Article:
To buy or not to buy a going concern? Alternative M&A transaction structuring in Bulgaria
Unsurprisingly, the most common M&A transaction structures in Bulgaria are share deals, in which the target company is acquired with all its assets and liabilities, and asset deals, in which individual assets are acquired. But these structures may not always serve the parties' commercial needs. A share deal may not be possible if the buyer's due diligence revealed a title issue with the shares, a minority shareholder does not consent to a 100 % sale, or the company may have a separate line of business that the seller wishes to retain. A pure asset deal may be impractical if the buyer aims to acquire a business (e.g. a shopping mall as an operational asset) and not an individual asset (e.g. the shopping mall as a building), or where the transfer of contracts and certain relevant liabilities that form part of the business requires third-party consents.
A practical alternative
The transfer of a going concern is an alternative solution. The going concern is deemed an asset deal (as opposed to a share deal) that allows for the transfer of an operational business as a unit without transferring the company owning that business. Bulgarian law specifically defines the going concern and regulates its transfer. It is a pool of assets, liabilities and "factual relations". This includes assets, receivables, obligations (including financial debt and tax liabilities), employees (including unpaid salaries or social security contributions), contracts and "factual relations" such as customer base and project references. The buyer thus acquires an operating business with all the benefits and risks. Also, a separately and independently functioning part of the business may be subject to a going concern transfer. There is no need to formally separate it into a division ahead of the transfer. The transferred assets and liabilities are usually listed in a schedule to the SPA, but even if an item that clearly belongs to the going concern is omitted it would still be transferred by law.
Seller not off the hook
Under Bulgarian law, shareholders are not liable for the company's obligations (no piercing of the corporate veil). In share deals there is no post-closing liability of the shareholder-seller vis-à-vis the company's creditors for pre-closing matters. In a going concern transfer, the seller is the company whose going concern is being sold. By law, it remains jointly liable with the buyer for pre-closing liabilities, generally limited to the purchase price but also possibly exceeding it. There is no specific limitation period regarding the joint liability. It exists as long as the obligation exists.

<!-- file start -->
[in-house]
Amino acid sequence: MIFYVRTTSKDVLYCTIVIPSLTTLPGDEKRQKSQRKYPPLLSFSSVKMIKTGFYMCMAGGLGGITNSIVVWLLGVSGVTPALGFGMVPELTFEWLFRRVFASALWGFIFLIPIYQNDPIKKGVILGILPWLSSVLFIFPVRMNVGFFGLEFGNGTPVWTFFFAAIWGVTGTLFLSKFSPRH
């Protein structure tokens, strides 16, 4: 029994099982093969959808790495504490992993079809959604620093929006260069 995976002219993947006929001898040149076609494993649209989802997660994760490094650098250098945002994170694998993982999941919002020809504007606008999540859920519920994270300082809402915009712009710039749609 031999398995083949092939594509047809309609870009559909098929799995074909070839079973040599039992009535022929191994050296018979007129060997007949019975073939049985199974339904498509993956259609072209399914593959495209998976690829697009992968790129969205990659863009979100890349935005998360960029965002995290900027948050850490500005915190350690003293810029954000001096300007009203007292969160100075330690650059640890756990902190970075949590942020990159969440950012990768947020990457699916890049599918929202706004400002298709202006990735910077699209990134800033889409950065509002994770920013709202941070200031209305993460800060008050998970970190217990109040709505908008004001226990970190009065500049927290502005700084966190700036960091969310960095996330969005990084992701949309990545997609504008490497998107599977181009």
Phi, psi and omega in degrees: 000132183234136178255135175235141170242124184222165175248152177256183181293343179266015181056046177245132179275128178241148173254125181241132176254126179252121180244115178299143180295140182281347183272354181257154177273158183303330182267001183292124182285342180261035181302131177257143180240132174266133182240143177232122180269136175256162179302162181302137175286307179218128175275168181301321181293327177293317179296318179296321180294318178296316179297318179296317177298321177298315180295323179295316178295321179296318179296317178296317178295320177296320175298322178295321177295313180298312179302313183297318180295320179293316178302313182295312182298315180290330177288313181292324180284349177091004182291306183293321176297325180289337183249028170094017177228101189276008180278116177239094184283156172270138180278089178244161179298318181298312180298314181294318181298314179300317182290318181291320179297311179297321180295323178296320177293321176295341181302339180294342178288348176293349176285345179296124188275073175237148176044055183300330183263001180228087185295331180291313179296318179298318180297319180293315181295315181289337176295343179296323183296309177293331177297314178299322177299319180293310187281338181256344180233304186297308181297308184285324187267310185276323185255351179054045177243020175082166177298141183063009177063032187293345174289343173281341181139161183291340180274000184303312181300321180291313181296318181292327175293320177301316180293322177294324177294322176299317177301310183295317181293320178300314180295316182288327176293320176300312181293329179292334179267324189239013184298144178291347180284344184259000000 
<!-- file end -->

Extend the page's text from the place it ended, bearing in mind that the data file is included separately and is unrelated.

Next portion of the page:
Special creditors' rights
Within the six-month post-closing period, any existing unsecured creditor of the seller and the buyer may require performance of any pre-closing liabilities or the granting of security. If such a request is not satisfied, the creditors may have any potential claims satisfied with privilege from the rights that used to be owned by their debtor. Appropriate indemnities can be negotiated in the SPA to address any pre-closing liabilities of the seller-company.
Like a traditional asset deal (but unlike a share deal), the buyer can do some cherry picking of assets and liabilities. The parties may agree to transfer an independently operating part of the going concern while the seller-company retains certain items in its ownership.
The transfer of a going concern is VAT exempted. The retention of assets and/or liabilities by the seller must not result in the disqualification of the transferred business as a going concern. Otherwise, the tax authorities may qualify the transfer as an asset sale that is subject to VAT. So cherry pick with caution.
Unlike in a share or a pure asset deal, the tax authorities must be notified of the intended transaction in advance, typically a CP to closing. Although it is not possible to waive this requirement, the process is mostly a formality. Nevertheless, it may take up to 60 days and must be done in a timely manner, can delay closing and, potentially, trigger a tax audit of the company-seller.
In addition, the seller and the buyer must notify their respective employees of the intended going concern transfer at least two months in advance. A breach of the notification obligation does not invalidate the transaction but triggers potential fines for the company and its management. The time gap and the pre-closing publicity may increase the risk of employee attrition.
To sum up, there are many factors affecting the deal structure decision as set out above. It is crucial to understand the parties' commercial rationale to select the most suitable acquisition method. While the transfer of a going concern as an alternative transaction structure has gained in popularity in recent years, we expect legal practice, including the courts, to further refine the process to meet the changing and more complex needs of businesses.